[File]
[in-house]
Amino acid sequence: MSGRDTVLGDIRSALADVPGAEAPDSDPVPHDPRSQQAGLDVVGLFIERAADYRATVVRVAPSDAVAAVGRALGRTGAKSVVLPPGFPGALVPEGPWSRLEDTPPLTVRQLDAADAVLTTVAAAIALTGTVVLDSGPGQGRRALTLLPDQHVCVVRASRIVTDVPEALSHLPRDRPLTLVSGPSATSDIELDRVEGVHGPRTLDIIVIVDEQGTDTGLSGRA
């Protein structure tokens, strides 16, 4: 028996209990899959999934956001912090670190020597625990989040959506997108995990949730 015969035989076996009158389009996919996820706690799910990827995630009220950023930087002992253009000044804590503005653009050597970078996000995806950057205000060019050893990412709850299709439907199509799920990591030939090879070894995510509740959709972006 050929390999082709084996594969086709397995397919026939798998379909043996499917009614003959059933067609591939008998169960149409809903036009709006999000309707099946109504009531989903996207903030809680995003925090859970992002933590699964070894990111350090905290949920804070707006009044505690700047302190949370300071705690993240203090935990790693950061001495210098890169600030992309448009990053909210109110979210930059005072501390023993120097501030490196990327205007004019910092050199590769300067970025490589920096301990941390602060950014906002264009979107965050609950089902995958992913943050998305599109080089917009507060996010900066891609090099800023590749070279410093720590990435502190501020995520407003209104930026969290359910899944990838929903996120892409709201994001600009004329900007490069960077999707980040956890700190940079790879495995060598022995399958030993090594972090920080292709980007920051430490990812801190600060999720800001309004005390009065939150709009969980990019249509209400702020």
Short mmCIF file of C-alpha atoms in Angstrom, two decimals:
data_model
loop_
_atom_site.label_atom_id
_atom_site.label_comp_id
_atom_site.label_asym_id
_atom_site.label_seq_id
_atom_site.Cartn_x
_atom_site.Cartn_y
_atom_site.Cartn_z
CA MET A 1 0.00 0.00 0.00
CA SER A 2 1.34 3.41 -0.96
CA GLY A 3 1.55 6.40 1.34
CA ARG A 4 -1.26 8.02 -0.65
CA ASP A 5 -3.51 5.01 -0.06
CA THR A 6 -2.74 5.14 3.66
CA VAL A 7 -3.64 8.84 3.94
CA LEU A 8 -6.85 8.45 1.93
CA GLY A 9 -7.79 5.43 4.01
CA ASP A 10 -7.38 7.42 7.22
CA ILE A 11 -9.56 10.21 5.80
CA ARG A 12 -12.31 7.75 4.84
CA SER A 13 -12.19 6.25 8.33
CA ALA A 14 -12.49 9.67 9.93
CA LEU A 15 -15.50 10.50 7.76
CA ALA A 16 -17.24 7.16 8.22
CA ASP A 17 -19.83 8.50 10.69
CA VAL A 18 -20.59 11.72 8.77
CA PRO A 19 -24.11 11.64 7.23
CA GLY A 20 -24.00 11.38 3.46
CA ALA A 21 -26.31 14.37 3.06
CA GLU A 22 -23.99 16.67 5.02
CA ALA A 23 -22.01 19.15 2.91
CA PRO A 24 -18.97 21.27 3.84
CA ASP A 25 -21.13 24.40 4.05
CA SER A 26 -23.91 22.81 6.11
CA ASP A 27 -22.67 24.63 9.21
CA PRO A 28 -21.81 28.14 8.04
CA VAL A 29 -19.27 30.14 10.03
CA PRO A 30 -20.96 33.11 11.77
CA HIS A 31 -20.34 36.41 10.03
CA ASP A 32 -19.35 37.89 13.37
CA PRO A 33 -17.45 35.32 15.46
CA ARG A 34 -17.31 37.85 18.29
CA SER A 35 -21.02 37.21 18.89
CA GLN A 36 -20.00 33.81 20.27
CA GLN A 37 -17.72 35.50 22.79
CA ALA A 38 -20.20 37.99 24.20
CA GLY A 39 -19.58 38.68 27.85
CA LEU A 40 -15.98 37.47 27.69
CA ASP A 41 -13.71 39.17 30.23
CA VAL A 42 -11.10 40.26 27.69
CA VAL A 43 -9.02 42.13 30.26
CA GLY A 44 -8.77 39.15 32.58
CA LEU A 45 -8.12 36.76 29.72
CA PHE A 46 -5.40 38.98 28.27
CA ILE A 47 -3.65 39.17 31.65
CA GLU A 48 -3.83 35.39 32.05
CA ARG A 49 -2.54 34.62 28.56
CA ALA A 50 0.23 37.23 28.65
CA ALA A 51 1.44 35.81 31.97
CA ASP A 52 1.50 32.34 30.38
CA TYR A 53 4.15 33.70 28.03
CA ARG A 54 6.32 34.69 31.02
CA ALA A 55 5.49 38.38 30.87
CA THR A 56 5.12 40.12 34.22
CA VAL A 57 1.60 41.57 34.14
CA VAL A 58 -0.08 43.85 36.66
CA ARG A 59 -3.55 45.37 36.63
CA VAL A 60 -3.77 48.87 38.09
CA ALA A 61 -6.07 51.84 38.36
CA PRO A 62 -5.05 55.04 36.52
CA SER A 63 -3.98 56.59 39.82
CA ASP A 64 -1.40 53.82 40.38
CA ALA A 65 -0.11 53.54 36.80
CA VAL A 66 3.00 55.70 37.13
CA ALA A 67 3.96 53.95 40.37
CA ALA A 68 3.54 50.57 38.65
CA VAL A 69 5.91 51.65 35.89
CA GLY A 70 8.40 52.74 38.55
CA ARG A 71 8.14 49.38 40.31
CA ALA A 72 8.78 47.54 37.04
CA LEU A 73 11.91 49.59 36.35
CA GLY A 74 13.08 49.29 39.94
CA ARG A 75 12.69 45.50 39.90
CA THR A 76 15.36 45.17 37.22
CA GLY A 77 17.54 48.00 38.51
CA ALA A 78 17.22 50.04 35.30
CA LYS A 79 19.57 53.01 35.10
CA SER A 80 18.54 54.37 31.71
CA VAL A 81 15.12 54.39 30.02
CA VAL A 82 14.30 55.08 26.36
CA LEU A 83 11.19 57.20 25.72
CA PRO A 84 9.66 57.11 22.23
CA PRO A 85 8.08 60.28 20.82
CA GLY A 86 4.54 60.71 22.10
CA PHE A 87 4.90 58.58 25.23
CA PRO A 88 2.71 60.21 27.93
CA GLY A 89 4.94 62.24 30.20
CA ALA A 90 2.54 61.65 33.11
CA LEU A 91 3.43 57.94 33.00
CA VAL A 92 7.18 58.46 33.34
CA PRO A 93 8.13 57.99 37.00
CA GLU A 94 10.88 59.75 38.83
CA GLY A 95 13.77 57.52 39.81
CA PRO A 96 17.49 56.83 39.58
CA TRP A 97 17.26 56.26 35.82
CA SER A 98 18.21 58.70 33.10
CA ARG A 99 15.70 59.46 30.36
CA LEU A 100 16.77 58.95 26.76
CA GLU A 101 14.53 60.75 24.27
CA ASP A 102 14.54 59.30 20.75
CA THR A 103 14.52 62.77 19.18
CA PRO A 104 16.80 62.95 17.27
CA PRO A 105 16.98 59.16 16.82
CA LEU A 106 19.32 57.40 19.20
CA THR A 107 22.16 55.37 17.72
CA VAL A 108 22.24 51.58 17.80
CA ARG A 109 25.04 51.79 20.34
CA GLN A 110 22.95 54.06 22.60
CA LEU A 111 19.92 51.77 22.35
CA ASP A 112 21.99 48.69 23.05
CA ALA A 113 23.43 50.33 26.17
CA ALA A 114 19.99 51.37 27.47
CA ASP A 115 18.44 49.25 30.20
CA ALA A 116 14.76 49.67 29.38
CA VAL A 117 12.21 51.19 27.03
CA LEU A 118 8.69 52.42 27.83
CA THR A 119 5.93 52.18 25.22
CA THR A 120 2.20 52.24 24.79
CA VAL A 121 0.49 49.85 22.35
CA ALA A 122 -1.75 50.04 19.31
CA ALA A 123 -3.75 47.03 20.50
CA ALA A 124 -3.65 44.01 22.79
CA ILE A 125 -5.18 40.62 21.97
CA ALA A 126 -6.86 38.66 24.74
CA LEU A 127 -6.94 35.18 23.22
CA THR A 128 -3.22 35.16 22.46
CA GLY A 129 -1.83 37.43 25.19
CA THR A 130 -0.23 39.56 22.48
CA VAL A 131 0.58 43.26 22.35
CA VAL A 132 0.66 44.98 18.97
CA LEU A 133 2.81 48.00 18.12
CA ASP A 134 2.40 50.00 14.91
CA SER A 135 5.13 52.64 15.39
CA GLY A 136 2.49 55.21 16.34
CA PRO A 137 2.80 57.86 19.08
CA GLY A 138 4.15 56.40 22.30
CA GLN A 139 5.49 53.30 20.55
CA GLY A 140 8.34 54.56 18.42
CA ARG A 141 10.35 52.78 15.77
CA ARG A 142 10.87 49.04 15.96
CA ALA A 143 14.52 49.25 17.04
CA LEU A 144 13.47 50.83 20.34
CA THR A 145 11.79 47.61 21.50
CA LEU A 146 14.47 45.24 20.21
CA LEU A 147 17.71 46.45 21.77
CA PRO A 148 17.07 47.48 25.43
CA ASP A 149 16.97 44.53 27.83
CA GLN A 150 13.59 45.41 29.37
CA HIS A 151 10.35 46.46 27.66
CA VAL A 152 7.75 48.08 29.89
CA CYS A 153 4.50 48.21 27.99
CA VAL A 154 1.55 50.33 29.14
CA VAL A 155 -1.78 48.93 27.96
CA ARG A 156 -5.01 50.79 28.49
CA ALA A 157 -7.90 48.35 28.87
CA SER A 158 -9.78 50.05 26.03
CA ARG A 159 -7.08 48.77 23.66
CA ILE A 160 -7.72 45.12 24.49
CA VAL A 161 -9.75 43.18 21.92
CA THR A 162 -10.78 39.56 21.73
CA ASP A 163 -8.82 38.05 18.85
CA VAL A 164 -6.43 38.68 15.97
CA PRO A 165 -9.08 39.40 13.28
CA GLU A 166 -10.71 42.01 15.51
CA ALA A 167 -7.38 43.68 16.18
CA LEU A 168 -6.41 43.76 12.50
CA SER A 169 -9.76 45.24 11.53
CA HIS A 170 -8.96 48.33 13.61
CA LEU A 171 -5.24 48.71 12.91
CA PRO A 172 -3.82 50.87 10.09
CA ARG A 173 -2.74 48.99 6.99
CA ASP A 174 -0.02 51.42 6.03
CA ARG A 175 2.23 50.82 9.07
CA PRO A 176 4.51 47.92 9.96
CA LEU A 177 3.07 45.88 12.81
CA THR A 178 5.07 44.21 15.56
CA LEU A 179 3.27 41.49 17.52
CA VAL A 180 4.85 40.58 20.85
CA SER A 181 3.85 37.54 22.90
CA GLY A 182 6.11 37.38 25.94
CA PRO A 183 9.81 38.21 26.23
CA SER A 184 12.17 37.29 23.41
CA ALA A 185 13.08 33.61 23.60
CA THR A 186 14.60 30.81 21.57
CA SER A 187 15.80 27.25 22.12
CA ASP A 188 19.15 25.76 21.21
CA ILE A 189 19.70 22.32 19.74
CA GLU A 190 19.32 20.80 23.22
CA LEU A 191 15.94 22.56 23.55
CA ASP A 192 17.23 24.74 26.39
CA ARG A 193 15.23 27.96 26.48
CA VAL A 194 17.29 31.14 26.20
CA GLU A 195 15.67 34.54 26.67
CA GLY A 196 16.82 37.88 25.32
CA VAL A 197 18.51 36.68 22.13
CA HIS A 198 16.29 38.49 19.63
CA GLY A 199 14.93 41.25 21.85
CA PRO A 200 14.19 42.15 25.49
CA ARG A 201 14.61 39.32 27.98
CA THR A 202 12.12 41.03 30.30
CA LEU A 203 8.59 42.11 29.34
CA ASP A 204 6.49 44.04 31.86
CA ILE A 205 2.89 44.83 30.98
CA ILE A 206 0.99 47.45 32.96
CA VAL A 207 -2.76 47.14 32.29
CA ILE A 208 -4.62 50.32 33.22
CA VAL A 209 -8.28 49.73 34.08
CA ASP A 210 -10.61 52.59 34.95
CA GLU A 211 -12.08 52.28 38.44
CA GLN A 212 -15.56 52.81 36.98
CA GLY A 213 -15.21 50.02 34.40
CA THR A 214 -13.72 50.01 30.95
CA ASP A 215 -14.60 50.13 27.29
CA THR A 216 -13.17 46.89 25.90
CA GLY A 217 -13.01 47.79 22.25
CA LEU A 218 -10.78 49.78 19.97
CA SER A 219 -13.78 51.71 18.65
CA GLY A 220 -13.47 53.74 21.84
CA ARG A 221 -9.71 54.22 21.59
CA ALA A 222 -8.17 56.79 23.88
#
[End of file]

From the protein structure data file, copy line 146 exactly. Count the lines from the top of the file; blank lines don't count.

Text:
CA LEU A 133 2.81 48.00 18.12